It will also be noted in FIGS. 2 and 3 that the rotary actuator employed is a double bi-directional rack and pinion arrangement with four cylinders 83, 85, 93, and 95 and two racks 81 and 91, all operating on a pinion 87 affixed to shaft 21. Since there is equal and opposite and motion of racks 81 and 91, there is no unbalanced linear motion produced within the actuator. There if, of course, an unbalanced torque produced by the actuator as would be the case with any single rotary actuator. Referring again to FIG. 1 it should be noted that there is equal and opposite motion of the masses associated with slider 35 and masses associated with slider 39 so that there is no unbalanced linear motion in the system, thereby greatly reducing the vibration in the system. In fact, all linear motions are balanced and the transmission of motion from disc 23 to disc 53 is effectuated with vibration free rotary motion.

As shown in FIG. 1 the number of teeth on sprocket 23 is equal to the number of teeth on sprocket 53, and each of sprockets 43 and 49 have just half as many teeth as sprockets 23 and 53. Although any ratios of sprocket teeth on the various sprockets which would result in sprocket 53 being driven at the same speed as sprocket 23 would be workable, the smaller sprockets 43 and 49 help reduce the inertia of the system while still providing a rugged and reliable mechanism.

It should be pointed out that applying the drive torque of rotary actuator 13 directly to disc 23 is primarily a matter of convenient machine layout, and one could equally well drive disc 53 with rotary actuator 13 allowing disc 23 to be driven through belts 51 and 41. As another alternative rather than driving disc 23 or disc 53 one could drive shaft 47 with a rotary actuator having an angular motion of a magnitude proper to produce approximately 180° travel of disc 23 and disc 53.

As a still further alternative, sprockets 43 and 49 could be driven separately by two back-to-back rotary actuators replacing shaft 47. If in that arrangement sprockets 43 and 49 were driven in opposite directions then the reaction torque at the back-to-back rotary actuators would cancel, possibly further reducing any tendency of vibration in the apparatus. If the direction of motion of sprocket 49 and disc 53 were so reversed, then obviously links 61 and 59 would also need to be reversed to avoid interference therebetween.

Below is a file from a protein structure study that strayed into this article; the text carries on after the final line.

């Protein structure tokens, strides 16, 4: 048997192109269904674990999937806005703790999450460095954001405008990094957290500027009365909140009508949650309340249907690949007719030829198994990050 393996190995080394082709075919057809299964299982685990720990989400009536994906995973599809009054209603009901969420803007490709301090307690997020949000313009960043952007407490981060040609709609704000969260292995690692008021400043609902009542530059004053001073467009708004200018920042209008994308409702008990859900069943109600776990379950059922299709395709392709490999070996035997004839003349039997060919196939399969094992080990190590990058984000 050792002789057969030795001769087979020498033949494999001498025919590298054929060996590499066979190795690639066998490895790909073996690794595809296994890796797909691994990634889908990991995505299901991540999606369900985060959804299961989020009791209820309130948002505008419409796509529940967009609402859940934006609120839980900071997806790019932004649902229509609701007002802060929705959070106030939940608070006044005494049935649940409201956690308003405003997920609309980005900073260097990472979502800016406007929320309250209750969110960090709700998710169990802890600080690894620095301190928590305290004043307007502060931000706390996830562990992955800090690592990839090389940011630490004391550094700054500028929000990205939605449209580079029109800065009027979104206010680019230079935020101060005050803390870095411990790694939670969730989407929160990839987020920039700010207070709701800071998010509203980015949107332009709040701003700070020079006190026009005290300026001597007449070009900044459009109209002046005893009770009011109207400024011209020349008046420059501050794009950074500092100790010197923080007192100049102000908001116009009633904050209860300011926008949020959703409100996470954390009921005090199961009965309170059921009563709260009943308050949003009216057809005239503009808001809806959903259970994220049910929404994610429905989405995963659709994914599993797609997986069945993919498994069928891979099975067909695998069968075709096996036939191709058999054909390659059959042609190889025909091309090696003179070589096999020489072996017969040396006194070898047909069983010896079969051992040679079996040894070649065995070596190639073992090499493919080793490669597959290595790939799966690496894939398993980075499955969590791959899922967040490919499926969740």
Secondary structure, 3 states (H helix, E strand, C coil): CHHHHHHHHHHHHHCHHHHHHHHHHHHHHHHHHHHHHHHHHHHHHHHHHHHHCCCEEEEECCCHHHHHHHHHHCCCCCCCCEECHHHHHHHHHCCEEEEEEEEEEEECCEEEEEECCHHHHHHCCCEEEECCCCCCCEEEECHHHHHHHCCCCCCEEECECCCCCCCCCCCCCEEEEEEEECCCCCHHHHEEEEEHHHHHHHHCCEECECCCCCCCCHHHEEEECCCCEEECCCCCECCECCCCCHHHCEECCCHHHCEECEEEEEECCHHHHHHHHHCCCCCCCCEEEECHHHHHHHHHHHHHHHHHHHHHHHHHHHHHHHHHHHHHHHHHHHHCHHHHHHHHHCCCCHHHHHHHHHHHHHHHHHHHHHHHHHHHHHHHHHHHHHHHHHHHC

From the above description it will be seen that the apparatus of the invention implements the reciprocating motion of pinch seal sliders with a mechanical linkage which produces the rapid accelerations for high speed operation that are necessary, and, at the same time, the linkage is so balanced that undesirable vibrations are almost entirely eliminated. Furthermore, the linkage having 180° travel of the crank causes smooth decelerations minimizing shock and further enhancing the smoothness of operation and the durability of the system. The throughput of a form fill and seal machine is often limited by the speed of operation of the pinch sealer and the apparatus of the present invention provides a capability for substantially more than sixty operations per minute with excellent reliability and minimal vibration.

In addition to the numerous variations and modifications to the invention that have been shown, described or suggested, other variations or modifications will be apparent to those of skill in the art, and, accordingly, the scope of the invention is not to be considered limited to those embodiments shown or suggested but is rather to be determined by reference to the appended claims.

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Classifications
U.S. Classification53/551, 53/374.8, 156/583.1, 74/110, 493/206
International ClassificationB29C65/18, B65B51/30, B29C65/00
Cooperative ClassificationB29C66/8224, B29C66/8222, Y10T74/18992, B29C66/93441, B29C66/93451, B29C66/83221, B29C66/1122, B29C66/849, B29C66/4312, B29C66/8225, B29C65/305, B29C65/18, B65B51/303, B29C66/939
European ClassificationB29C66/90, B29C65/18, B65B51/30B
Legal Events
DateCodeEventDescription
Nov 25, 1991ASAssignment
Owner name: PACMAC, INC., A CORP. OF AR, ARKANSAS
Free format text: ASSIGNMENT OF ASSIGNORS INTEREST.;ASSIGNORS:TERMINELLA, EMANUELE;TERMINELLA, FRANK;TERMINELLA, JOSEPH;AND OTHERS;REEL/FRAME:005929/0338
Effective date: 19911119
Apr 19, 1996FPAYFee payment
Year of fee payment: 4
May 22, 2000FPAYFee payment
Year of fee payment: 8
May 28, 2004FPAYFee payment
Year of fee payment: 12